The presence of glucose hypermetabolism even shortly after the first clinical seizure(s) in children with SWS is not surprising, since epileptogenesis is a dynamic process extending well beyond the onset of the first seizure (Williams et al., 2009), and progressive, age-dependent metabolic changes (hyper- as well as hypometabolism) occur in the brain of rats during epileptogenesis (Dube et al., 2000, 2001; Guo et al., 2009). Interestingly, chronic inflammation, angiogenesis, and blood–brain barrier leakage (the latter two are also present in SWS), as potential mechanisms of epileptogenesis, appeared to be age-dependent in a rodent model (Marcon et al., 2009). Increased glucose metabolism (measured by autoradiography) was found also in nondamaged brain regions of rats after induced status epilepticus, possibly indicating processes working against or controlling seizure activity (Dube et al., 2000). Combined in vivo measurements of substrates of the glutamate and GABA pathways and glucose utilization (MR-spectroscopy/FDG-PET) in infants with SWS could shed more light on the underlying mechanisms of cortical hypermetabolism.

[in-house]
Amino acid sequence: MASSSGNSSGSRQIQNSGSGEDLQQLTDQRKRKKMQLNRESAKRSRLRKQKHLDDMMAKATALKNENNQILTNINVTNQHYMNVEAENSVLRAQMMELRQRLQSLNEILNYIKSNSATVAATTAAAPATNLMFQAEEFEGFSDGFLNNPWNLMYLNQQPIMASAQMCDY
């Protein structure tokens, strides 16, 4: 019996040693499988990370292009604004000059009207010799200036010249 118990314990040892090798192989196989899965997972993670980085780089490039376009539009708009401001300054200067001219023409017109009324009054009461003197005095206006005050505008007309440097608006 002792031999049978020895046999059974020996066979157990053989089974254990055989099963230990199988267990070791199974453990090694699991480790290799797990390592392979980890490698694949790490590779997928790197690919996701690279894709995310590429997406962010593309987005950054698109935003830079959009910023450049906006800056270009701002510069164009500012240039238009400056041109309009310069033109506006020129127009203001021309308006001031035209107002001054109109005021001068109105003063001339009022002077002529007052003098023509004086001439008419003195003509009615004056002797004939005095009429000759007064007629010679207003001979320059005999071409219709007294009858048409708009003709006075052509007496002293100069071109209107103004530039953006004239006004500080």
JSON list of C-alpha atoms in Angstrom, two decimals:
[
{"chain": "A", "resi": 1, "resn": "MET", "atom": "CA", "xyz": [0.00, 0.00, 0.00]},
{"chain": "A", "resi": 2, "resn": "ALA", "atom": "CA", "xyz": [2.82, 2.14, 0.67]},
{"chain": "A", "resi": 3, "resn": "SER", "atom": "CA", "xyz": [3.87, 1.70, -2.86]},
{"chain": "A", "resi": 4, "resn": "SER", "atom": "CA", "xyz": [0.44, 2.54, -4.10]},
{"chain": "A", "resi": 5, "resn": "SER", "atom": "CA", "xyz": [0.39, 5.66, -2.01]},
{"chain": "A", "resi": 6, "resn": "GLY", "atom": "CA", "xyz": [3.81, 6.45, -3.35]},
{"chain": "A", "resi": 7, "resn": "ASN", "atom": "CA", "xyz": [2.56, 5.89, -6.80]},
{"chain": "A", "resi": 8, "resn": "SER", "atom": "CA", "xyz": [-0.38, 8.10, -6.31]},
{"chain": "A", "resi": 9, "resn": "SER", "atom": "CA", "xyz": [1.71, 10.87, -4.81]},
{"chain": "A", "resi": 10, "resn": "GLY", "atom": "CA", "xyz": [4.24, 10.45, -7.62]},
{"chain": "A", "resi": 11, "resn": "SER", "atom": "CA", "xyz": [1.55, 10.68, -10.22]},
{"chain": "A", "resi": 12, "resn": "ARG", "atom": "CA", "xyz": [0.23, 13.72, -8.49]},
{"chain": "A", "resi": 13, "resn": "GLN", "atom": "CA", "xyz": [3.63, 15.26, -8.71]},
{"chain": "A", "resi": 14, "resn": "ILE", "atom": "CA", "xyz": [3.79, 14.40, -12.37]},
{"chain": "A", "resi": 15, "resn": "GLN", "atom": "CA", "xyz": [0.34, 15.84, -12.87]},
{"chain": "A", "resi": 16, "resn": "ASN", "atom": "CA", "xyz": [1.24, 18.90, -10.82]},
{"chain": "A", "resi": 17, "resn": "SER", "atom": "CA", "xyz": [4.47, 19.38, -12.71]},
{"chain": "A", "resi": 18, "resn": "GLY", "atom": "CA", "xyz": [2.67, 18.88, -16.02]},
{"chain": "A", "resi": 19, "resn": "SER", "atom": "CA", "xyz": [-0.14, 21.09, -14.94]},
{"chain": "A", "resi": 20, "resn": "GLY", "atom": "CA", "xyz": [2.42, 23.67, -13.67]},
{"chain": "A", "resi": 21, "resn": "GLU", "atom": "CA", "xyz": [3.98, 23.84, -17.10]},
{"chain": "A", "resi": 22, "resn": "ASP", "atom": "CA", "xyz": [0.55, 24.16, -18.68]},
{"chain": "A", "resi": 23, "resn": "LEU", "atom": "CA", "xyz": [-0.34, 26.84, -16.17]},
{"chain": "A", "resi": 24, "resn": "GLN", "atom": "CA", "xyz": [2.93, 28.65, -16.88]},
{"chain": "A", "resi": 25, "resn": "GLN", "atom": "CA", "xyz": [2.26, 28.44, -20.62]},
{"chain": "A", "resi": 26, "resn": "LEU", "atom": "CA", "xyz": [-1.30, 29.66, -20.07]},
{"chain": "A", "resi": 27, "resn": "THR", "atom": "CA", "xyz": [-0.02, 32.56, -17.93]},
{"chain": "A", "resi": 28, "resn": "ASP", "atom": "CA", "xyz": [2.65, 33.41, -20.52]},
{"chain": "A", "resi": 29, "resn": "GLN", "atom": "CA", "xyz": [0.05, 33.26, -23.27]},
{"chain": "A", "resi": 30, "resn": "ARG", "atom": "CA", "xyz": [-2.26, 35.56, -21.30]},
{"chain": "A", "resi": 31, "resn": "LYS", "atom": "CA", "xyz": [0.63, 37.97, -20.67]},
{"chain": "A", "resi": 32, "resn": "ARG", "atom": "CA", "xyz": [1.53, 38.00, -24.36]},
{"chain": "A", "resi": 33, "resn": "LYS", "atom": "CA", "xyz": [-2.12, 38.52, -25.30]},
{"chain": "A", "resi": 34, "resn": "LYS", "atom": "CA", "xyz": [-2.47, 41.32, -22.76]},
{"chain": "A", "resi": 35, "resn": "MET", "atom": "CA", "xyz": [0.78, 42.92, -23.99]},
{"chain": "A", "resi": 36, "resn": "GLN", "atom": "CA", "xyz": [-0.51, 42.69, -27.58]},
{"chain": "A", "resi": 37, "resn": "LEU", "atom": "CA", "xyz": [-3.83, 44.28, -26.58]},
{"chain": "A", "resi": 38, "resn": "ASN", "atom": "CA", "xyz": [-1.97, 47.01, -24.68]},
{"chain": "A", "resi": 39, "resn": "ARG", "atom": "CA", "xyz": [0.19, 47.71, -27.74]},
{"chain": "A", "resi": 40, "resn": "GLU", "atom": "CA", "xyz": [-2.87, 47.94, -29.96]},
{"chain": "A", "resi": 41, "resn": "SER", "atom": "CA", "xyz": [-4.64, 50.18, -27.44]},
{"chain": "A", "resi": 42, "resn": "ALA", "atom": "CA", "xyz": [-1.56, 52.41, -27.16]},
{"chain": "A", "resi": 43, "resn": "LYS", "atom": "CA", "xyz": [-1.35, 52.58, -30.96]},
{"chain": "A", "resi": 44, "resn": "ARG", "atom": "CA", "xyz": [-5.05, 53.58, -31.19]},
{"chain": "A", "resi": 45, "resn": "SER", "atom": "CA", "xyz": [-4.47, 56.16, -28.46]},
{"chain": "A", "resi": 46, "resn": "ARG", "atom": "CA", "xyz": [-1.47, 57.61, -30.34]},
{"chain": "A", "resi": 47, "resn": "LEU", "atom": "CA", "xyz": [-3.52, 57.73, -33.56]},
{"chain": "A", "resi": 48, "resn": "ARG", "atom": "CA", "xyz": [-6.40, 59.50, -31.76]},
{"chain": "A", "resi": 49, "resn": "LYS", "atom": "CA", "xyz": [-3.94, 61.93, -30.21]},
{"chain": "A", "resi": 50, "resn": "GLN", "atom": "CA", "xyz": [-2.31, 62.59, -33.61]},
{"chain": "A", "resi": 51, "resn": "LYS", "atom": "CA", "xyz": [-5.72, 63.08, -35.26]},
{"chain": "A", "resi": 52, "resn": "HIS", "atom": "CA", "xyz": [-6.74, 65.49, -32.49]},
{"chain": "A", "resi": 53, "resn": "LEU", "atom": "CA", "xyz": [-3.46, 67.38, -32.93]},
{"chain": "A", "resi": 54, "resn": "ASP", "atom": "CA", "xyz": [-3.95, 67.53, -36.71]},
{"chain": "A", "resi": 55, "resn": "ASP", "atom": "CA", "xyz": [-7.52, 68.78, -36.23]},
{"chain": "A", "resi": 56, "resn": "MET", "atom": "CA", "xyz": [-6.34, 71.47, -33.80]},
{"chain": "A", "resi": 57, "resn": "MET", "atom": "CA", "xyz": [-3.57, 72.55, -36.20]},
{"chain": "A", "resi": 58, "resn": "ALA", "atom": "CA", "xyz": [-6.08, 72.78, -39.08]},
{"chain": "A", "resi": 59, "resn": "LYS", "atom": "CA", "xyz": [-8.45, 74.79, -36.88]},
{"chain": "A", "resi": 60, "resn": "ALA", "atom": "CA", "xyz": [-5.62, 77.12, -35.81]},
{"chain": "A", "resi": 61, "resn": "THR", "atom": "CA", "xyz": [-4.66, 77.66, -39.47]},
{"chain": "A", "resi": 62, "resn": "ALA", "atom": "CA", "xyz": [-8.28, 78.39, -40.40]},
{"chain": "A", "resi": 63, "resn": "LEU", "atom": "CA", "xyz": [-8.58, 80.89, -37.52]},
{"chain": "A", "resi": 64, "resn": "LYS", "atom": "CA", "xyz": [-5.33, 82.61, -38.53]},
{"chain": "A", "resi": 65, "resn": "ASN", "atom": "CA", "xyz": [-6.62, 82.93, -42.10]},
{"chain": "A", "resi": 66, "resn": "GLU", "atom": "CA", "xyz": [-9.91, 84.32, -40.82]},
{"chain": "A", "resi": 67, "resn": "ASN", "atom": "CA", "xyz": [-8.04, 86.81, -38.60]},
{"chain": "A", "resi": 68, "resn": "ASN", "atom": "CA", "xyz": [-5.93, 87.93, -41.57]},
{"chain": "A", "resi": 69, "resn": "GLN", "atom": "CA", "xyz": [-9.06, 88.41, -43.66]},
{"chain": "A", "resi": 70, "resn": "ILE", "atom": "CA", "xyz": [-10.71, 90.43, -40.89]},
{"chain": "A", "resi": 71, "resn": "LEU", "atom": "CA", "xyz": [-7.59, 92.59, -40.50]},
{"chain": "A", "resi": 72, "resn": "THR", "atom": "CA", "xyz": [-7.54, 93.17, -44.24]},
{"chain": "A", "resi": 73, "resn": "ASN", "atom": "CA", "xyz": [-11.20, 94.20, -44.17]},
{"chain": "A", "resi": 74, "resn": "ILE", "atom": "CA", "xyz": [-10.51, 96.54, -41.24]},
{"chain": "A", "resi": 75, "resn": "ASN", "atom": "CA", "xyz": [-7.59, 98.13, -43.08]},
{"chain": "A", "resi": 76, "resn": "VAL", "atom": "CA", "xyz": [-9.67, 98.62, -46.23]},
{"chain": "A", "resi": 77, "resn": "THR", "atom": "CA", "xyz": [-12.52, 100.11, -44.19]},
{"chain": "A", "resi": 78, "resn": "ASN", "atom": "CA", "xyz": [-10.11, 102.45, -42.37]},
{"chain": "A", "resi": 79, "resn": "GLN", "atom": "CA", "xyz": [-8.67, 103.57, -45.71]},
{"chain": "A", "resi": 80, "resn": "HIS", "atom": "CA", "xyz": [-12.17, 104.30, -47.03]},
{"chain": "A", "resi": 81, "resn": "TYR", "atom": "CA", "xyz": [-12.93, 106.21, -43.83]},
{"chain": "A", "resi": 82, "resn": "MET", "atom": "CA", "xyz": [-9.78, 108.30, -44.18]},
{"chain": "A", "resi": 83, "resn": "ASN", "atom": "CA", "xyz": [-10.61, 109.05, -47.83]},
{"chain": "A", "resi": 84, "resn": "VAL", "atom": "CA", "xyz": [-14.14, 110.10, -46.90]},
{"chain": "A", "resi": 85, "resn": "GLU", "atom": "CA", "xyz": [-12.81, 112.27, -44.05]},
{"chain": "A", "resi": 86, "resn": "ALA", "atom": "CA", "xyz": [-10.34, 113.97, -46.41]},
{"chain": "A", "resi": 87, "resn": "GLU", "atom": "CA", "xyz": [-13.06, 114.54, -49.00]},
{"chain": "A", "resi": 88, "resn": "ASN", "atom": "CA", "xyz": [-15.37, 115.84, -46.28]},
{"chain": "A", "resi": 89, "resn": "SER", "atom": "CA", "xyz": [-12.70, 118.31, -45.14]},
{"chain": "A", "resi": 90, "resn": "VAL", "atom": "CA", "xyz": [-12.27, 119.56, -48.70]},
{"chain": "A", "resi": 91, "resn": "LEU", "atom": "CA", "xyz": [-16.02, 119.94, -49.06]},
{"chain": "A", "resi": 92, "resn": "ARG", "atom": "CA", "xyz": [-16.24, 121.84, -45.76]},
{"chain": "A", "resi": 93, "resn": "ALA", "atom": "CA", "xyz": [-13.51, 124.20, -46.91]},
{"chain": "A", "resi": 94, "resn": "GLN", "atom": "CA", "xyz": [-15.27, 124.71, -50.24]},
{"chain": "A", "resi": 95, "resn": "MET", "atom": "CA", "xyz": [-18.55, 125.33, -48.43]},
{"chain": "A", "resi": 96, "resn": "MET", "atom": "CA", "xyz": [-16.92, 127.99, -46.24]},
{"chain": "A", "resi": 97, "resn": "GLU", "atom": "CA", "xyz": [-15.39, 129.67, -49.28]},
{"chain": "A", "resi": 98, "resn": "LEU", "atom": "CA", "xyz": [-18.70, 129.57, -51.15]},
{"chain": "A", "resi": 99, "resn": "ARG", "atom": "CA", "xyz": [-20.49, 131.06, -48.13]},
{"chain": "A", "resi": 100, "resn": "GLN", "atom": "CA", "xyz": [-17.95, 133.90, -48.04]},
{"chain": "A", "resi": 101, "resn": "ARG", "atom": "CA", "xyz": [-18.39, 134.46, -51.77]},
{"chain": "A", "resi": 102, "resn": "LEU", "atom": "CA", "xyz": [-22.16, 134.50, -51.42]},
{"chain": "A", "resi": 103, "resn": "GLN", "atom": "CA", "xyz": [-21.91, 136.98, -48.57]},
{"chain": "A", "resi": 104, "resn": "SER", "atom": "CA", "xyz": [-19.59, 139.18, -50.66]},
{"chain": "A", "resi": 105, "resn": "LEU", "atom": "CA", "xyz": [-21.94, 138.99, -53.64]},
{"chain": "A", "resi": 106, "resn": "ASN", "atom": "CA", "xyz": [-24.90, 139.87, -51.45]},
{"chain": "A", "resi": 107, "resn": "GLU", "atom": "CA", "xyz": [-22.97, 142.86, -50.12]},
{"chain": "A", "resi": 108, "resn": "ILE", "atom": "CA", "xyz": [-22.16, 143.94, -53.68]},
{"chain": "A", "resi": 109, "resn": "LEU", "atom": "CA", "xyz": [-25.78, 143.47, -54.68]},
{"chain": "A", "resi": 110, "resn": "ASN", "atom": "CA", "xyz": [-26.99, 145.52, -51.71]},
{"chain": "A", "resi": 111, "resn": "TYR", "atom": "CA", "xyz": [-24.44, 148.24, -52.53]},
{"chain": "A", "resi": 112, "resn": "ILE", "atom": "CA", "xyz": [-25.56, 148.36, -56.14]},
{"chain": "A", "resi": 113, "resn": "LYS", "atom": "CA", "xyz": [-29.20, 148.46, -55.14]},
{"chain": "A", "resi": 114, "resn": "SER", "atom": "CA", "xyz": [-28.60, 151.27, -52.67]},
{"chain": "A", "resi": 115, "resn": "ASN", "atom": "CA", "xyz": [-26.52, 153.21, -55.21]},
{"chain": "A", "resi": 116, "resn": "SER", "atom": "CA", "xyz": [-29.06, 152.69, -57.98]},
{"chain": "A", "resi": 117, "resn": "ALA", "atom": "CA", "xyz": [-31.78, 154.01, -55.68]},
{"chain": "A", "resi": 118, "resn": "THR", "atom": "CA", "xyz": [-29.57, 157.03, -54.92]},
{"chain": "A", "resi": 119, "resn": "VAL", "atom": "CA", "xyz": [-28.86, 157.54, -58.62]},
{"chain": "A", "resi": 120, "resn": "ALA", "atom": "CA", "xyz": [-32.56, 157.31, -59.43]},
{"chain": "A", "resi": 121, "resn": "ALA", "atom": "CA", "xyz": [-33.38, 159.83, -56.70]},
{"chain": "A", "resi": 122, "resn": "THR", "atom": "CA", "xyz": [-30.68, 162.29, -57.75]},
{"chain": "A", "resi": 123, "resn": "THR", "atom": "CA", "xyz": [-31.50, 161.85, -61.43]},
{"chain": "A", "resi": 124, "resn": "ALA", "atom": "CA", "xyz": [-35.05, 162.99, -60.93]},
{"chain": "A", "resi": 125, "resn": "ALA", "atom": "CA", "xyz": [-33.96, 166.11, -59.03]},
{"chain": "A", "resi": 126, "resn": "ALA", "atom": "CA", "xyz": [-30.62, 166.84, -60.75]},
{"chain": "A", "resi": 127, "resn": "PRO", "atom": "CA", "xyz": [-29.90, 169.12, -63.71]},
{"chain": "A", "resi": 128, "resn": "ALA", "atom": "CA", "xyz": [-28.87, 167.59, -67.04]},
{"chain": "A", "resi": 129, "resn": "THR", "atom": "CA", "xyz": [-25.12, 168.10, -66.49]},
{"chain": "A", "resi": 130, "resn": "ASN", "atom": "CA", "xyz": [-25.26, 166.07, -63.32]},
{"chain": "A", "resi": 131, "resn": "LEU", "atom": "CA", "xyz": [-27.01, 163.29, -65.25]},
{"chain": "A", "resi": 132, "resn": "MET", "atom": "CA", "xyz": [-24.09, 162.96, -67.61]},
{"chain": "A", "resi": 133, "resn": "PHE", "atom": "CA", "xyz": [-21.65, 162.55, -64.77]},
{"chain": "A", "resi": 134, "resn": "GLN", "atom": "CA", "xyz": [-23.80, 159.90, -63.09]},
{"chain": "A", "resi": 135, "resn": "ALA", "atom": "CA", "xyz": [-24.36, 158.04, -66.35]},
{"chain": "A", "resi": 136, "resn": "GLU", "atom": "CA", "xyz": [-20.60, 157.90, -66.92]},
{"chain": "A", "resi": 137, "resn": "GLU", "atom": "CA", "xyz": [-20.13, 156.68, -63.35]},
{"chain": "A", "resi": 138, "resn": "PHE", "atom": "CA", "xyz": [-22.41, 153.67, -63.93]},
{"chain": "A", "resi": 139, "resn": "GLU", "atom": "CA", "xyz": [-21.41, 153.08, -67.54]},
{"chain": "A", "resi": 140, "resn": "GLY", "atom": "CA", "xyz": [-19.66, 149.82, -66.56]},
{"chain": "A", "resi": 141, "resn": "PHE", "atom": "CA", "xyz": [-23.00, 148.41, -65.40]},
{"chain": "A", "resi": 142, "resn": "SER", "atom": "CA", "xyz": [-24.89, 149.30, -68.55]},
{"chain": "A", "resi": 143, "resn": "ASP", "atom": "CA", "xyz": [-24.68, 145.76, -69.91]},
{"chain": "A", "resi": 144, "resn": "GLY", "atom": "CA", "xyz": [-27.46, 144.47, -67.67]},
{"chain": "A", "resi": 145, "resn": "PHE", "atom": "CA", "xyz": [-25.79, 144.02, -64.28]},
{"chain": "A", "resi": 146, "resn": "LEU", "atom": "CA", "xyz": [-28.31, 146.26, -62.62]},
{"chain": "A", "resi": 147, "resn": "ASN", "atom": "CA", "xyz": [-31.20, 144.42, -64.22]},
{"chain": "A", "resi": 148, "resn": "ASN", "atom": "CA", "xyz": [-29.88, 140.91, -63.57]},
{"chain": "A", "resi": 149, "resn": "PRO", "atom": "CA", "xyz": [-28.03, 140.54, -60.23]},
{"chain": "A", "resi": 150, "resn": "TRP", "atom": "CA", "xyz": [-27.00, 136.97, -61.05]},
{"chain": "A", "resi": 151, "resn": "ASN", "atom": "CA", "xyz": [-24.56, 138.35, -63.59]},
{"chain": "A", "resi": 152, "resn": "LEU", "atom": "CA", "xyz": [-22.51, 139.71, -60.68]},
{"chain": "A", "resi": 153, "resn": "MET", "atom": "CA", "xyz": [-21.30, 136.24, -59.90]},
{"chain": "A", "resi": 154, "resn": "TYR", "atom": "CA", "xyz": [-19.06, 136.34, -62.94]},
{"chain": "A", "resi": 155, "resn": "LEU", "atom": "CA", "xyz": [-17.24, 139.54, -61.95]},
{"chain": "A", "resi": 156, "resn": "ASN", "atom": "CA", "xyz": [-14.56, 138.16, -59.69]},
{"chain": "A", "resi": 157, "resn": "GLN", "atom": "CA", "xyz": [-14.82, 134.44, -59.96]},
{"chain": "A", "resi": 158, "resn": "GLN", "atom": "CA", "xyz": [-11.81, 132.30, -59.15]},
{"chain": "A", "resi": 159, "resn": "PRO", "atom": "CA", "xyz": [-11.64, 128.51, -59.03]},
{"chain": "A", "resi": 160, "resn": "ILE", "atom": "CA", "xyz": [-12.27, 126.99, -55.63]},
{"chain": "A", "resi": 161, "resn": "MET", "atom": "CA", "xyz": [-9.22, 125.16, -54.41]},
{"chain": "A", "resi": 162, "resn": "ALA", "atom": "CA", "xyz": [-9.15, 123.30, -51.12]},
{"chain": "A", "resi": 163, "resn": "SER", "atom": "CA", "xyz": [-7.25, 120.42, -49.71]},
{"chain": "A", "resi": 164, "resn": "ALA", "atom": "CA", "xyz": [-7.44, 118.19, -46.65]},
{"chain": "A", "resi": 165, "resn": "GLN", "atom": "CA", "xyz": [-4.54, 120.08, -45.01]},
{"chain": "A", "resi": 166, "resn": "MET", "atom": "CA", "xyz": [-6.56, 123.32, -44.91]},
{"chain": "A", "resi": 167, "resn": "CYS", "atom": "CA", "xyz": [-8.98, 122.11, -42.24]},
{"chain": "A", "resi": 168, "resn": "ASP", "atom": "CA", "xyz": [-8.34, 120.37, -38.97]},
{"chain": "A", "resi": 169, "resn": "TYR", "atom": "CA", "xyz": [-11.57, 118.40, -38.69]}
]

Finally, our data suggest that epilepsy surgery due to uncontrolled seizures tend to be more frequent in patients whose FDG-PET scan showed interictal hypermetabolism than in those whose early scan did not detect hypermetabolism. If further, prospective studies confirm this observation, early PET scanning in SWS using the tracer FDG could have a crucial clinical value in identifying children with higher risk for intractable seizures.